Scion of Ikshvaku

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Amish Tripathi

Westland

 

After the success of the Shiva trilogy, Amish returns with the Ram Chandra Series. As done before, Amish explores the life of Shri Ram in his own unique style. He starts the story with the Apharan or Kidnapping of Maa Sita and then narrates the story through a flashback returning to the first scene on the last page, perhaps hinting at the continuous and eternal circle that life represents. What makes the book, possibly a little more engaging than the original Ramayana  is the unexpected twists and the fact that Amish makes the Gods a little more human. For example many of us who would have heard or seen the Ramayana would wonder why Ram, the God would listen to a dhobi and make his own wife go through Agni Pariksha, however, one might not wonder the same thing for Ram, the human; for a human is allowed to make mistakes. It is Amish’s this very quality that makes his characters more lovable. Even though one has known Ram all their life, heard about him and even celebrated his homecoming, this book is a completely new introduction to him.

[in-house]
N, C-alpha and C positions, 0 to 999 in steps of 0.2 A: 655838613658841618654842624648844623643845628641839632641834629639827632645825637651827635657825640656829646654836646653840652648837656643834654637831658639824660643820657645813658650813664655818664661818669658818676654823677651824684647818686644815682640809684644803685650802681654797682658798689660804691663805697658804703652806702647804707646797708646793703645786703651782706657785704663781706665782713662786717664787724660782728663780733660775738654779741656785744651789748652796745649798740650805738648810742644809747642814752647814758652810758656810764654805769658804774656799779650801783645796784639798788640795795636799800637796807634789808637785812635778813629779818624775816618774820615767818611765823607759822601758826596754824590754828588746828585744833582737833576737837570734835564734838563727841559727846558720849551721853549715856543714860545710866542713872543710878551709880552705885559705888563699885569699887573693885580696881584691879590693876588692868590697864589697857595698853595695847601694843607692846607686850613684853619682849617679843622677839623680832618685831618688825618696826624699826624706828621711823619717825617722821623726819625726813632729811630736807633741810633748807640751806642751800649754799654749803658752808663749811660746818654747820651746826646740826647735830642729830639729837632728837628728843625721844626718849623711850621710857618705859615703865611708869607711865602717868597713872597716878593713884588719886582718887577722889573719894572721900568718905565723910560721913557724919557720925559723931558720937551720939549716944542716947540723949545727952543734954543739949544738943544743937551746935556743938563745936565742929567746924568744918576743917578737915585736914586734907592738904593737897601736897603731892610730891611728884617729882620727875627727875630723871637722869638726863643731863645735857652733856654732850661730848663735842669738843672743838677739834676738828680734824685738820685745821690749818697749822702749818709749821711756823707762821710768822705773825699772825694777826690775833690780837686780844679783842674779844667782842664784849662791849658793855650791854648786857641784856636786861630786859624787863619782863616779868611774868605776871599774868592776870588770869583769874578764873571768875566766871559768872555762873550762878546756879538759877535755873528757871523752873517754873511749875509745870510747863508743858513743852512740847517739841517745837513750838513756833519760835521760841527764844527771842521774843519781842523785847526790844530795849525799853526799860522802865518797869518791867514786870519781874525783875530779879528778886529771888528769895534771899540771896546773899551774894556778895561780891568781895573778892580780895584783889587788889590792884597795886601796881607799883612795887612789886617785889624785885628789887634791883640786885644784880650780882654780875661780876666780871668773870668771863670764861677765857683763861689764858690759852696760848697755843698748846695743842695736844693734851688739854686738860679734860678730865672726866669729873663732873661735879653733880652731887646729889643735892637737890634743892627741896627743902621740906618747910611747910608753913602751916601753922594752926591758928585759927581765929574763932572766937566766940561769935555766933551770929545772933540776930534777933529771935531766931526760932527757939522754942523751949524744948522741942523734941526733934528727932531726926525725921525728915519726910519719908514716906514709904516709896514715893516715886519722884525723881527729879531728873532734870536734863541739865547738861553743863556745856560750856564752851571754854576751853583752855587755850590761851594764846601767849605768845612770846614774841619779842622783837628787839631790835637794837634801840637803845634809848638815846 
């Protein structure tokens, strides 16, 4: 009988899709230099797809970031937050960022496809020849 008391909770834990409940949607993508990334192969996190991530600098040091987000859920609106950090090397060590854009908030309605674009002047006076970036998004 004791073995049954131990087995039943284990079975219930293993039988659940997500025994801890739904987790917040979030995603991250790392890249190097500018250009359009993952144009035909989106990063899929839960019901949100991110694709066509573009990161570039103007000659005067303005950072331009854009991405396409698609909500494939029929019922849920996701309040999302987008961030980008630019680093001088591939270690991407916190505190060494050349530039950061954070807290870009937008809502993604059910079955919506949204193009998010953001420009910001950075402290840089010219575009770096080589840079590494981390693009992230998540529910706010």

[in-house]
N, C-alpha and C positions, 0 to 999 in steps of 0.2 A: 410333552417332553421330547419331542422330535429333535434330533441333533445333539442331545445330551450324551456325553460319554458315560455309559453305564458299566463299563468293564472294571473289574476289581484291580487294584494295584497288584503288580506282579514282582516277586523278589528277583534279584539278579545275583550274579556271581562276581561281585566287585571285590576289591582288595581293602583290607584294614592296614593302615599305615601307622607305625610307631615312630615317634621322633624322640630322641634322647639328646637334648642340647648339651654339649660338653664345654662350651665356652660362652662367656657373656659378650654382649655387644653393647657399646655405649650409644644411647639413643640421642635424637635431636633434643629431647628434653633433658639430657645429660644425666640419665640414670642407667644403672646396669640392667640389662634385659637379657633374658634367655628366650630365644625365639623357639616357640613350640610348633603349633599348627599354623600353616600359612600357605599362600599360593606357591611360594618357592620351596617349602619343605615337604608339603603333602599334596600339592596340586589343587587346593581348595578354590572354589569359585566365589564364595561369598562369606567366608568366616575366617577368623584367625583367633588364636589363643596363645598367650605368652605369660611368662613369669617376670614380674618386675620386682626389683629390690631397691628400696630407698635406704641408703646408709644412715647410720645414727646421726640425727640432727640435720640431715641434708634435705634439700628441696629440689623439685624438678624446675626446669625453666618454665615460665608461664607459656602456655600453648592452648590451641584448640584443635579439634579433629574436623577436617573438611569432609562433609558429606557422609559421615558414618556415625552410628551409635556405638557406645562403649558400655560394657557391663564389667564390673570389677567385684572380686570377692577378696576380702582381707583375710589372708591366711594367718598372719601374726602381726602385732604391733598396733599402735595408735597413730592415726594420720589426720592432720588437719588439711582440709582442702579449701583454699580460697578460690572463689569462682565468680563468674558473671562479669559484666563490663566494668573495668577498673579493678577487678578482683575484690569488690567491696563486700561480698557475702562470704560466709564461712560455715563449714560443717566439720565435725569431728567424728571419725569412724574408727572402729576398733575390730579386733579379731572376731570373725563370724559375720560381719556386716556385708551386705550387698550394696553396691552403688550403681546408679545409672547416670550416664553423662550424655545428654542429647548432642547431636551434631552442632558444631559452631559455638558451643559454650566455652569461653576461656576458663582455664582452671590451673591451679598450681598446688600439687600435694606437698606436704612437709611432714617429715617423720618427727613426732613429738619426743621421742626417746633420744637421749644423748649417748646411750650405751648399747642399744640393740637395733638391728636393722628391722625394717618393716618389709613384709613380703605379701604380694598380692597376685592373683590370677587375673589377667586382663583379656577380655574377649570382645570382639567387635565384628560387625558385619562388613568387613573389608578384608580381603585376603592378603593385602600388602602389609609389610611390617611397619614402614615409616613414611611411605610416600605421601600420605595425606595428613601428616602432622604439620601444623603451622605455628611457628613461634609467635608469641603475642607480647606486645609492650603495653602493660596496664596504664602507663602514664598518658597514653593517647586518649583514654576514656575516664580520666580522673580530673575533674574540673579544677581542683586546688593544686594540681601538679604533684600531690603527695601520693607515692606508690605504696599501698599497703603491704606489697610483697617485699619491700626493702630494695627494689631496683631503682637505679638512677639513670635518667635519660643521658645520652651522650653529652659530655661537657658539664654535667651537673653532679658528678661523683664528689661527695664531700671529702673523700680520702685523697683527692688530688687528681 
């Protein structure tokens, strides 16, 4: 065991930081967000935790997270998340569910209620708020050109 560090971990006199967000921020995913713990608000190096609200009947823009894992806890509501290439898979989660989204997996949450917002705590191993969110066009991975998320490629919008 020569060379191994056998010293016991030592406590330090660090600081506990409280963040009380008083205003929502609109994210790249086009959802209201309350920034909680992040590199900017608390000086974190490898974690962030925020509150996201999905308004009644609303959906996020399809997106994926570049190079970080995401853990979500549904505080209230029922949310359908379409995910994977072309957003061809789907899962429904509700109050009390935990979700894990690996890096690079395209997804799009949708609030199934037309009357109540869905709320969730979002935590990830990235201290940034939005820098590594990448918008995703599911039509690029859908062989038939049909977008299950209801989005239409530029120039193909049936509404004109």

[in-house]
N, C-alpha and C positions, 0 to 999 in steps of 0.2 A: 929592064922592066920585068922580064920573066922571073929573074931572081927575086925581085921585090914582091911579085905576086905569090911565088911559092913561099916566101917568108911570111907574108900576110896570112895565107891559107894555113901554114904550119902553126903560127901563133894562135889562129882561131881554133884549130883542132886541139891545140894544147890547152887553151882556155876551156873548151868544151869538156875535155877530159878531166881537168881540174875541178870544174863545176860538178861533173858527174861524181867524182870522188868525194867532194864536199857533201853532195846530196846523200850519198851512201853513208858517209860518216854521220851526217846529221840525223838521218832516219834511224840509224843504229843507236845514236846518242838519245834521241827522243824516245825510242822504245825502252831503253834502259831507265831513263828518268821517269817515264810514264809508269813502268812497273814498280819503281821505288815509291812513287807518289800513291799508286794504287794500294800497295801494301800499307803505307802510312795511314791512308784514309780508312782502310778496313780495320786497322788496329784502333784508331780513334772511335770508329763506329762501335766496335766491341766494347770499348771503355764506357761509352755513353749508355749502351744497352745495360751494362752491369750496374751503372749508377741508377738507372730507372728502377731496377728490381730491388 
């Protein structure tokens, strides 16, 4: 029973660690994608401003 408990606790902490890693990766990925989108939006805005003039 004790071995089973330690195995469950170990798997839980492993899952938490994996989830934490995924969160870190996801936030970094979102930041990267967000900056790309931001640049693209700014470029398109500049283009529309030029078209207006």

This book is not only entertaining, but I believe, if read carefully it provides answers to many of the problems faced by India and the world today via very enlightening discussions between Guru Vashishtha and his students.

However, I found the book to be a slight disappointment if compared to the ‘Immortals of Meluha’. The book, if read after the Meluhan series feels almost like a repetition although with a different God and slight background and timeline change. After a while of reading, Amish’s writing style has a tendency of becoming quite repetitive, one can almost predict what comes next.

Nevertheless I would recommend this book to everyone and anyone who loves reading and wishes a light, yet intriguing read.

 

 

Kunalika Gautam

Student-Reporter

April-2016

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